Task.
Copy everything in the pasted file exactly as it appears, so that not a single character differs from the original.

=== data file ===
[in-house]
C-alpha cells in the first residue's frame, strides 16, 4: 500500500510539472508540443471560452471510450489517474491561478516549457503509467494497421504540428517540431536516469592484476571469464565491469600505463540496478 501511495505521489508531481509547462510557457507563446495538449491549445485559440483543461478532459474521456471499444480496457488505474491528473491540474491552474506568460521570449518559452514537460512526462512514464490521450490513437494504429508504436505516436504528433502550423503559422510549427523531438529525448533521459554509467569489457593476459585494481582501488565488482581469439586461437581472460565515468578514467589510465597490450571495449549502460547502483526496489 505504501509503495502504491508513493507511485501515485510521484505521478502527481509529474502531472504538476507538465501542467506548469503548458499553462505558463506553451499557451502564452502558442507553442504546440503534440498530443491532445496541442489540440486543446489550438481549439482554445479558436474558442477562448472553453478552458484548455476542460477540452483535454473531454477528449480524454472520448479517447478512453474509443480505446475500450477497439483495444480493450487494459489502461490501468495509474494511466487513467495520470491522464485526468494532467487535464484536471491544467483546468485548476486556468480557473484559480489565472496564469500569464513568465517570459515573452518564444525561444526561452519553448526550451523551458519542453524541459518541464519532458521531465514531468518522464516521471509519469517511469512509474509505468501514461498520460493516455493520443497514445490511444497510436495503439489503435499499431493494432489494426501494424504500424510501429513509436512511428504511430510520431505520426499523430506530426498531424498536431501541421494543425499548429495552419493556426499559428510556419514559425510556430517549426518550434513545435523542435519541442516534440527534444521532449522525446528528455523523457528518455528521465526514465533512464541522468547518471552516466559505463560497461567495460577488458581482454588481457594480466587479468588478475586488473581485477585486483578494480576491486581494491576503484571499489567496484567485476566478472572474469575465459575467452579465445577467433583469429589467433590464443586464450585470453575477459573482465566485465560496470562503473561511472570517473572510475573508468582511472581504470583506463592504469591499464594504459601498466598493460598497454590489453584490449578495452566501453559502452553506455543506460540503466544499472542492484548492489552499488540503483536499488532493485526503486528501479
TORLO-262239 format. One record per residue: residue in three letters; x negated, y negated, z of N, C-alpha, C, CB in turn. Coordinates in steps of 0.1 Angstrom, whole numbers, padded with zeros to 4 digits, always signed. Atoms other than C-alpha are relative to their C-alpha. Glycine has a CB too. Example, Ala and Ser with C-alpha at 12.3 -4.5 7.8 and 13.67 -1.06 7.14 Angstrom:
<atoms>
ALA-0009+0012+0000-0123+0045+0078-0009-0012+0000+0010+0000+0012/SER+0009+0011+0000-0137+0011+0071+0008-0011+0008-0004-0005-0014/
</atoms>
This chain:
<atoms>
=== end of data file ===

[in-house]
C-alpha cells in the first residue's frame, strides 16, 4: 500500500510539472508540443471560452471510450489517474491561478516549457503509467494497421504540428517540431536516469592484476571469464565491469600505463540496478 501511495505521489508531481509547462510557457507563446495538449491549445485559440483543461478532459474521456471499444480496457488505474491528473491540474491552474506568460521570449518559452514537460512526462512514464490521450490513437494504429508504436505516436504528433502550423503559422510549427523531438529525448533521459554509467569489457593476459585494481582501488565488482581469439586461437581472460565515468578514467589510465597490450571495449549502460547502483526496489 505504501509503495502504491508513493507511485501515485510521484505521478502527481509529474502531472504538476507538465501542467506548469503548458499553462505558463506553451499557451502564452502558442507553442504546440503534440498530443491532445496541442489540440486543446489550438481549439482554445479558436474558442477562448472553453478552458484548455476542460477540452483535454473531454477528449480524454472520448479517447478512453474509443480505446475500450477497439483495444480493450487494459489502461490501468495509474494511466487513467495520470491522464485526468494532467487535464484536471491544467483546468485548476486556468480557473484559480489565472496564469500569464513568465517570459515573452518564444525561444526561452519553448526550451523551458519542453524541459518541464519532458521531465514531468518522464516521471509519469517511469512509474509505468501514461498520460493516455493520443497514445490511444497510436495503439489503435499499431493494432489494426501494424504500424510501429513509436512511428504511430510520431505520426499523430506530426498531424498536431501541421494543425499548429495552419493556426499559428510556419514559425510556430517549426518550434513545435523542435519541442516534440527534444521532449522525446528528455523523457528518455528521465526514465533512464541522468547518471552516466559505463560497461567495460577488458581482454588481457594480466587479468588478475586488473581485477585486483578494480576491486581494491576503484571499489567496484567485476566478472572474469575465459575467452579465445577467433583469429589467433590464443586464450585470453575477459573482465566485465560496470562503473561511472570517473572510475573508468582511472581504470583506463592504469591499464594504459601498466598493460598497454590489453584490449578495452566501453559502452553506455543506460540503466544499472542492484548492489552499488540503483536499488532493485526503486528501479
TORLO-262239 format. One record per residue: residue in three letters; x negated, y negated, z of N, C-alpha, C, CB in turn. Coordinates in steps of 0.1 Angstrom, whole numbers, padded with zeros to 4 digits, always signed. Atoms other than C-alpha are relative to their C-alpha. Glycine has a CB too. Example, Ala and Ser with C-alpha at 12.3 -4.5 7.8 and 13.67 -1.06 7.14 Angstrom:
<atoms>
ALA-0009+0012+0000-0123+0045+0078-0009-0012+0000+0010+0000+0012/SER+0009+0011+0000-0137+0011+0071+0008-0011+0008-0004-0005-0014/
</atoms>
This chain:
<atoms>